Weekend Edition Sunday

Sunday Mornings from 6 to 9 a.m.
Rachel Martin
Dan Greenwood

On Sundays, Weekend Edition combines the news with colorful arts and human-interest features, appealing to the curious and eclectic. With a nod to traditional Sunday habits, the program offers a fix for diehard crossword addicts-word games and brainteasers with The Puzzlemaster, a.k.a. Will Shortz, puzzle editor of The New York Times. With Hansen on the sidelines, a caller plays the latest word game on the air while listeners compete silently at home. The NPR mailbag is proof that the competition to go head-to-head with Shortz is rather vigorous.

Another trademark of Sunday's program is "Voices in the News," a montage of sound bites from the past week, poignant in its simplicity. Hansen also engages listeners in her discussions with regular contributors, who cover a wide range of national and international issues.

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6:12am

Sun July 27, 2014
U.S.

A Growing Movement To Spread Faith, Love — And Clean Laundry

Originally published on Sun July 27, 2014 9:26 am

Laundry Love gatherings may be the only time some people are able to wash their clothes, says volunteer Ken Kawamura.
Lisa Napoli NPR

It's 7 p.m. on a weeknight at a strip mall in Huntington Beach, Calif., and people have been lined up for hours outside a laundromat here. They've been waiting for a chance to do their wash for free. As they file in, volunteers direct them to the machines and help them to supplies.

This is "Laundry Love" at work — a ministry that raises money to pay for detergent, dryer sheets and quarters for machines.

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6:12am

Sun July 27, 2014
Monkey See

At 75, Batman Still Seeks Justice, Not Revenge

Originally published on Sun July 27, 2014 5:24 pm

"What Batman provides, what all superheroes provide is this notion that good will triumph over evil," says author Glen Weldon. "That evil will have its day, but there will be somebody up there who will keep trying, who will keep looking out for us. ... He's catharsis in a cape." Above, Adam West, as Batman, makes a road safety film with child actors in Kensington, London in the late 1960s.
Keystone Getty Images

It's been 75 years since Batman first swooped onto the scene in 1939. Glen Weldon, author of The Caped Crusade, says it's important to note that for the last three quarters of a century, Batman has been seeking justice, not revenge.

"Once his parents are killed he doesn't seek revenge," Weldon tells NPR's Arun Rath. "That's what distinguishes a superhero from an action movie hero. He doesn't go out for revenge. It's not a vendetta, it's a crusade. He represents the idea of: 'This thing that happened to me? Never again.' "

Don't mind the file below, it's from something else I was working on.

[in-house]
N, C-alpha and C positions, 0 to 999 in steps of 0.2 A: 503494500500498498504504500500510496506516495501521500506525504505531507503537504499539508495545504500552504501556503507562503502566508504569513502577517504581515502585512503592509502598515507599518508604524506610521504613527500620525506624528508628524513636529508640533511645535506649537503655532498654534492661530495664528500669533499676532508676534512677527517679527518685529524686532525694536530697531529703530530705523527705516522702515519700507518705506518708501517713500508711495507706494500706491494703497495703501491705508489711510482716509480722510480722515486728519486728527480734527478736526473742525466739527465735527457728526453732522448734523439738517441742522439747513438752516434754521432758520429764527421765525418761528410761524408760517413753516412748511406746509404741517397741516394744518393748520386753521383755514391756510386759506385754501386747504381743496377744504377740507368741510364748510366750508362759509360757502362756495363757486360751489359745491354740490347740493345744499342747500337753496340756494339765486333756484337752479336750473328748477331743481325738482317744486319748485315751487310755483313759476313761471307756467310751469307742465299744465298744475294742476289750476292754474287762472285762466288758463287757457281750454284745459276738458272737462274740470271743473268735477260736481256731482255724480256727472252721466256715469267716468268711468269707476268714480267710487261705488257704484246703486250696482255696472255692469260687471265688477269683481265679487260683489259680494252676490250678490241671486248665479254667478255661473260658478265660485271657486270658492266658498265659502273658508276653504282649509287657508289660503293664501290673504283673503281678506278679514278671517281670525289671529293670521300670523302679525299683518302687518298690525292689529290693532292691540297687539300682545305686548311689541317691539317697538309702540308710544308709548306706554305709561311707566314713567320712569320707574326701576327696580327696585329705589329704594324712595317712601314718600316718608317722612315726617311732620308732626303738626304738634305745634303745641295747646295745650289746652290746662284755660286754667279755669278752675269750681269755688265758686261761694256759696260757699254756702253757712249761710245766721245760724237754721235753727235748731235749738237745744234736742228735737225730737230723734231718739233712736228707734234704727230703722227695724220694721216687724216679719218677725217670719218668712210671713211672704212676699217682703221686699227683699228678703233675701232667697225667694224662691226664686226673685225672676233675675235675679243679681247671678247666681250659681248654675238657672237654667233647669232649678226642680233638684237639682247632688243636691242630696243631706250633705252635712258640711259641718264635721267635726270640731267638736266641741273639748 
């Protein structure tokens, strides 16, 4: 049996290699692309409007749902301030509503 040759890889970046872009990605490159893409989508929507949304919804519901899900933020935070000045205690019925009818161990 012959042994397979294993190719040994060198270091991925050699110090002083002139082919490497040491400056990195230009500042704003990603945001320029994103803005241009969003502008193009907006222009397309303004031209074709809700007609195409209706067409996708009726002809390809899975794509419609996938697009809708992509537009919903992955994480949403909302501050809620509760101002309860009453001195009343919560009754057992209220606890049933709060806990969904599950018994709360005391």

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10:08am

Sun July 20, 2014
Politics

Kicking The Can Down The Road: A Habit That's Hard To Kick

Originally published on Sun July 20, 2014 11:55 am

President Obama speaks in front of the Interstate 495 bridge near Wilmington, Del., on Thursday. Obama said he supports the temporary highway bill passed by the House last week — but he doesn't like it.
Patrick Semansky AP

The Senate is expected to vote on a temporary transportation spending bill later this week — with an emphasis on the word temporary.

The bill would keep highway funding flowing through May of next year, and avert a looming infrastructure crisis. Without congressional action, the highway trust fund would run out of cash in August.

The short-term fix follows a familiar pattern. It goes something like this:

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9:40am

Sun July 20, 2014
Performing Arts

At Monty Python Reunion Show, The Circus Makes One Last Flight

Originally published on Sun July 20, 2014 10:08 am

Michael Palin, left, and Terry Gilliam perform on the opening night of Monty Python Live (Mostly). The final performance of the reunion show, on Sunday, will be live-streamed at theaters around the world.
Dave J Hogan Getty Images

9:03am

Sun July 20, 2014
The Sunday Conversation

Astronaut Who Walked On The Moon: 'It Was Science Fiction To Us'

Originally published on Sun July 20, 2014 12:20 pm

During the Apollo 12 mission, astronaut Alan Bean holds a container of lunar soil. The astronaut Charles "Pete" Conrad, who took the photograph, is reflected in Bean's faceshield. Bean says he used to think that in his lifetime, we'd build a base on the moon and start preparing to travel to Mars.
Hulton Archive Getty Images

In November of 1969, astronaut Alan Bean became the fourth man to walk on the moon. His mission, Apollo 12, arrived at the moon a few months after Apollo 11 made the first moon landing. That historic event celebrates its 45th anniversary Sunday.

Apollo 12 got off to a dramatic start: A storm rolled in as the rocket was scheduled to launch. Bean, with fellow astronauts Pete Conrad and Dick Gordon, sat inside the spacecraft while the bad weather threatened the operation.

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